Reviewed by: BigAl
Approximate word count: 8,000 words
Kindle US: YES UK: YES Nook: NO Smashwords: NO Paper: NO
Click on a YES above to go to appropriate page in Amazon, Barnes & Noble, or Smashwords store
Shana Hammaker is the author of the Twelve Terrifying Tales for 2011 series, where a different short thriller is released each month. We have reviewed the first three of these. Follow Hammaker on Twitter.
At seventeen, Shana Hammaker was a street kid named Denise.
During the time she spent homeless, living on the streets of Santa Cruz, California, Denise experienced a rough and wild life. Longing for the comfort of home, she found it, in the dumpster at Pacific Cookie Company.
There’s nothing to writing. All you do is sit down at a typewriter and open a vein. – Walter Wellesley “Red” Smith
Although an overused quote, to the point of becoming clichéd, anyone who has tried writing of any kind also recognizes its truth. It applies to almost any kind of writing. Red Smith was a sportswriter, which doesn’t seem that personal, yet all writing, even something as easy as a review, can still feel this way. It is one reason authors sometimes react emotionally when someone doesn’t like what they’ve written.
In The Cookie Dumpster, it feels like Shana Hammaker sat down at her new-fangled typewriter and opened an artery instead. She gives us a glimpse into the people and culture of the homeless, a situation most of us can barely imagine. Hammaker’s writing voice or tone seemed different from her fiction, somehow more personal. Maybe this is something I imagined, or possibly that she is telling her own story rather than acting as a go-between for her characters made the voice more authentic. In many ways, this is a story of contradictions, of highs and lows. It is a story of freedom from many of society’s norms and of slavery to the requirements of survival. Ultimately, it is a story of overcoming obstacles.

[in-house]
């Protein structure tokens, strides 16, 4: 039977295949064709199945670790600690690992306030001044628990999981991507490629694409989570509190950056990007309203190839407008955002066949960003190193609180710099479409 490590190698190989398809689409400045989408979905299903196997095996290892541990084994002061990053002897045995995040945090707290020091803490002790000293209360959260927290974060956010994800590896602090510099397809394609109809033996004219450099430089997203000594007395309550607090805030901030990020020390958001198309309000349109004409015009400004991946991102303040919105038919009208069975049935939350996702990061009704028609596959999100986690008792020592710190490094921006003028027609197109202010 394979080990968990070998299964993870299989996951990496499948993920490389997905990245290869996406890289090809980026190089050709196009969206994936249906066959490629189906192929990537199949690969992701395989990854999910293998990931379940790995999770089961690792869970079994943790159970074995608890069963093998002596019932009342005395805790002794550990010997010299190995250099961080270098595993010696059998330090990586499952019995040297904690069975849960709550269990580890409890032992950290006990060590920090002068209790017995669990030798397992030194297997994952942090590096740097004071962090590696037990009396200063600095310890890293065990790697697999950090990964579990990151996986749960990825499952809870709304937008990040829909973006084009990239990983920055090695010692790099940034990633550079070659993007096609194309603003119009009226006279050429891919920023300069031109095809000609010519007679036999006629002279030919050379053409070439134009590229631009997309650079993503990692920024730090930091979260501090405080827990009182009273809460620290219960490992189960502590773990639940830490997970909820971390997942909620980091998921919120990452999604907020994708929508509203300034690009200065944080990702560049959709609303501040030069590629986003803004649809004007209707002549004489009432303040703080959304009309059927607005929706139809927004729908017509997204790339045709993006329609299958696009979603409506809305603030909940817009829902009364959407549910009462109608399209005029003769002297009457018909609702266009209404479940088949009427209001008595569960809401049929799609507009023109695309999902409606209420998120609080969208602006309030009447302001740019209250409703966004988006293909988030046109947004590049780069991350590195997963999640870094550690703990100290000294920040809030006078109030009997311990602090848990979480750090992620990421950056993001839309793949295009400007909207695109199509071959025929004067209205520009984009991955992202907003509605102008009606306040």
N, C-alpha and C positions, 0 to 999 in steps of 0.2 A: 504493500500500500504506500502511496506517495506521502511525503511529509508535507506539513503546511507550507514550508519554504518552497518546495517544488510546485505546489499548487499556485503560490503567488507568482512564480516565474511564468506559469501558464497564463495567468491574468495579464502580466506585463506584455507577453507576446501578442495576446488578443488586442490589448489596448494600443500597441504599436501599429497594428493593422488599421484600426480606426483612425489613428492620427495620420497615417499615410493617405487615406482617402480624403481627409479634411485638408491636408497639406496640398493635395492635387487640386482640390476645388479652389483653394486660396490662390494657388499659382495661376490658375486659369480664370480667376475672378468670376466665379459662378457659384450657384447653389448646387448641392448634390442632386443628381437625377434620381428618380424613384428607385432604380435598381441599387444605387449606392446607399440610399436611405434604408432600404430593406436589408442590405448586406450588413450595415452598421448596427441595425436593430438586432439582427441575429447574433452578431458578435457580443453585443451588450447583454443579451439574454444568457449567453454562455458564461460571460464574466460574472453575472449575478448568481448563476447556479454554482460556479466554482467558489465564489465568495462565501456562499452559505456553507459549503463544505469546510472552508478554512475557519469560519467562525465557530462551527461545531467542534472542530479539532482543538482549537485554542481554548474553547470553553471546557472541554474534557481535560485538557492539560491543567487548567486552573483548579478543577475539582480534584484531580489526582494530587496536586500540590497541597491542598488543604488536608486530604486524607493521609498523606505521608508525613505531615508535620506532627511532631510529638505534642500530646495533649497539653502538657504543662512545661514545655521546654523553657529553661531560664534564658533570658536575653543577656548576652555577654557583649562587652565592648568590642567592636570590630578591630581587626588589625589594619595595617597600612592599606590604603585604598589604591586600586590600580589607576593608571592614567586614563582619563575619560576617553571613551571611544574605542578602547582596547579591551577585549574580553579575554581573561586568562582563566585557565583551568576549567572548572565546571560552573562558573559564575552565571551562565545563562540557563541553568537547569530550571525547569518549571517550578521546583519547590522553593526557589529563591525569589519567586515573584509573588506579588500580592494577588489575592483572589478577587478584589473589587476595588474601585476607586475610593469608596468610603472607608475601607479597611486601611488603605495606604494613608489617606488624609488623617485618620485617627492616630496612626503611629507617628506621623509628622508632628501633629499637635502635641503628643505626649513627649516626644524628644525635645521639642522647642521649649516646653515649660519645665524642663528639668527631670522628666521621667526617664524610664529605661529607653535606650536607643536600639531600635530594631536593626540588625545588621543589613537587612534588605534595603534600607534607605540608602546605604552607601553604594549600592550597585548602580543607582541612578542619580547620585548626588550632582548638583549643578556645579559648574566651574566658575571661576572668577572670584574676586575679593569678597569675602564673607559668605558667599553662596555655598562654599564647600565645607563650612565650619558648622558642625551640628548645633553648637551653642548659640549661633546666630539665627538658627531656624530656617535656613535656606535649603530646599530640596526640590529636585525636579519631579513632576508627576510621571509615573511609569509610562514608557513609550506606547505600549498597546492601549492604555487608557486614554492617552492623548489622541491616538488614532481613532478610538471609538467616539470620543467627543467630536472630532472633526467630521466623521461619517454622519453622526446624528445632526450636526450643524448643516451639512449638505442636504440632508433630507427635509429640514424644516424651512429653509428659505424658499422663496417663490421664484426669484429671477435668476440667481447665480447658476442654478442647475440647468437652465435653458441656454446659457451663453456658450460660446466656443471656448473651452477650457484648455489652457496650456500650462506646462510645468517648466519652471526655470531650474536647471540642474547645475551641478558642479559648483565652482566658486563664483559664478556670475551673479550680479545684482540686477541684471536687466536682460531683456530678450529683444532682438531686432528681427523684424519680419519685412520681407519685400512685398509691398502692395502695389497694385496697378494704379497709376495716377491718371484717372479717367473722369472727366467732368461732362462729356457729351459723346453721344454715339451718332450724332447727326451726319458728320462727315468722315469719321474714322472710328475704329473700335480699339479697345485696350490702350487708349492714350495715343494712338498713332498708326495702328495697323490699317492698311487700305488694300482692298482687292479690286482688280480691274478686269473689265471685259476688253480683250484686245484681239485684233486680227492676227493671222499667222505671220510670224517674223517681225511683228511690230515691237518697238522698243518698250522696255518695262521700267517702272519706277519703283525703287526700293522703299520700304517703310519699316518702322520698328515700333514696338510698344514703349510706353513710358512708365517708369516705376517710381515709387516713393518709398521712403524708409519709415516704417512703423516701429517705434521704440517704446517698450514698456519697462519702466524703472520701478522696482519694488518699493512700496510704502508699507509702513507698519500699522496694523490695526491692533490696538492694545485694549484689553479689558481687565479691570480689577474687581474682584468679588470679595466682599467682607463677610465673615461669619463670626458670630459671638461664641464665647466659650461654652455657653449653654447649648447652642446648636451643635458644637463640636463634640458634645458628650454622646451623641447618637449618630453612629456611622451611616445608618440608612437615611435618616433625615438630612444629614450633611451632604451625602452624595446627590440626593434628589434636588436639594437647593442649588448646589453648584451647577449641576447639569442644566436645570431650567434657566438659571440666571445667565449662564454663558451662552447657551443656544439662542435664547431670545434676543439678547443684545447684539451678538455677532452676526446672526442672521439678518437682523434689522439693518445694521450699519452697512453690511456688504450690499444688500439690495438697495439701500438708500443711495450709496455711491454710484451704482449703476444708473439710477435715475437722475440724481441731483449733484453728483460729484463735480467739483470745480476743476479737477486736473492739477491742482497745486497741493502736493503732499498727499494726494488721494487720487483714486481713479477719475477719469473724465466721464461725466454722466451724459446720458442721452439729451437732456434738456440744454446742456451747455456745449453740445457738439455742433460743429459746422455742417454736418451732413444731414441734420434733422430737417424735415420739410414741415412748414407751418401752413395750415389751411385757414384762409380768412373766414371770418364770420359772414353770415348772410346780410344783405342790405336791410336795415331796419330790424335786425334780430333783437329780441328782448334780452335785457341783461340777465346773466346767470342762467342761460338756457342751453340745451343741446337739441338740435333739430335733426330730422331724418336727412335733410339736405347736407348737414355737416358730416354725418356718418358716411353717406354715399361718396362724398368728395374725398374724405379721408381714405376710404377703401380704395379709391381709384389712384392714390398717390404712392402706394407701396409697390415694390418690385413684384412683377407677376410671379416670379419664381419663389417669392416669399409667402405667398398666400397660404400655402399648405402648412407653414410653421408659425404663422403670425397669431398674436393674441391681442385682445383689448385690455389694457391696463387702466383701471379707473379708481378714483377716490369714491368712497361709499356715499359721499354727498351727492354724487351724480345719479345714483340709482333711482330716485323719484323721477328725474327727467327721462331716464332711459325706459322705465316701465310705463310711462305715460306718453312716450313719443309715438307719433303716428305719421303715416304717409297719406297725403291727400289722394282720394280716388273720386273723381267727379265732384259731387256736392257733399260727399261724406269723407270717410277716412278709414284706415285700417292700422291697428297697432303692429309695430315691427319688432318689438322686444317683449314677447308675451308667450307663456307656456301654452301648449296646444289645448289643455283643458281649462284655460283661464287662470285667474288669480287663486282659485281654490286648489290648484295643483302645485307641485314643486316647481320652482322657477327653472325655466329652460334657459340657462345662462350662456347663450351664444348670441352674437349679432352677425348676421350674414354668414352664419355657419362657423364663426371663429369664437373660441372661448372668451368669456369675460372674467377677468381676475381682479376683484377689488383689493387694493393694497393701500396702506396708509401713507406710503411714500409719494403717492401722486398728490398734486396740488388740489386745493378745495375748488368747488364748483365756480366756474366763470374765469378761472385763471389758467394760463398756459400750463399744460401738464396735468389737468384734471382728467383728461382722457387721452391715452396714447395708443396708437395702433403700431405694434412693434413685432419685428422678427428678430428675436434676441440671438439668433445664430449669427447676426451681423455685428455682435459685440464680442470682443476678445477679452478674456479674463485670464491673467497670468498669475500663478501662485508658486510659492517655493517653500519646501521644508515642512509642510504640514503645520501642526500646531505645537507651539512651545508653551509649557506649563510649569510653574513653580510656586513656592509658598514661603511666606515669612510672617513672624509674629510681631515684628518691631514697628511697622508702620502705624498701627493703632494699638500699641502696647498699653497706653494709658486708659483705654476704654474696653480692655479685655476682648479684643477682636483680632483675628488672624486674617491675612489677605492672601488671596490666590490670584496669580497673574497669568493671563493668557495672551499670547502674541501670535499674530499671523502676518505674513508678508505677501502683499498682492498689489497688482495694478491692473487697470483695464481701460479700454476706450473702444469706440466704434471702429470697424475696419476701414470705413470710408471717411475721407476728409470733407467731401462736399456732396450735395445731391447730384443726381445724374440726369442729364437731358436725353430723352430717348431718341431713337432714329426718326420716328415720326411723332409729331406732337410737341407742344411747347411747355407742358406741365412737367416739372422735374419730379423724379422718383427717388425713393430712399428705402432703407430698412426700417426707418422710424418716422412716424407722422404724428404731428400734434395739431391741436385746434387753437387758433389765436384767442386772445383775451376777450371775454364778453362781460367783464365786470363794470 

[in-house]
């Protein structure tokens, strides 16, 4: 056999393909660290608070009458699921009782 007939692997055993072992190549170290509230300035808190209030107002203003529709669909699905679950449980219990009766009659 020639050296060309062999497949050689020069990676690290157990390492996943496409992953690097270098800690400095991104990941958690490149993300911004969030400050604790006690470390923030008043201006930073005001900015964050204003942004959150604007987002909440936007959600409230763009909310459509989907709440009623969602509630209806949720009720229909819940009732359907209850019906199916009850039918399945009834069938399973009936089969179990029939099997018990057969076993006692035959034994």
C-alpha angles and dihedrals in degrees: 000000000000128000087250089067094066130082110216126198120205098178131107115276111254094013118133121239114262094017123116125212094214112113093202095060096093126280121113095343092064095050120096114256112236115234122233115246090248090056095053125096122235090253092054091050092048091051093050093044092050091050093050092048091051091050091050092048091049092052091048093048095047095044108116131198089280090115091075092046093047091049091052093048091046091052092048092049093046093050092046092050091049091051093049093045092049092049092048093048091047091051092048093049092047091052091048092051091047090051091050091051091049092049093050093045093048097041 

If The Cookie Dumpster has any faults, it is that I wanted more. The period covered starts and ends at logical and natural points for the story Hammaker wanted to tell. But I can’t help thinking there is a prequel and possibly a sequel with much different, although just as compelling, stories to tell.
No significant issues.
Rating: ***** Five stars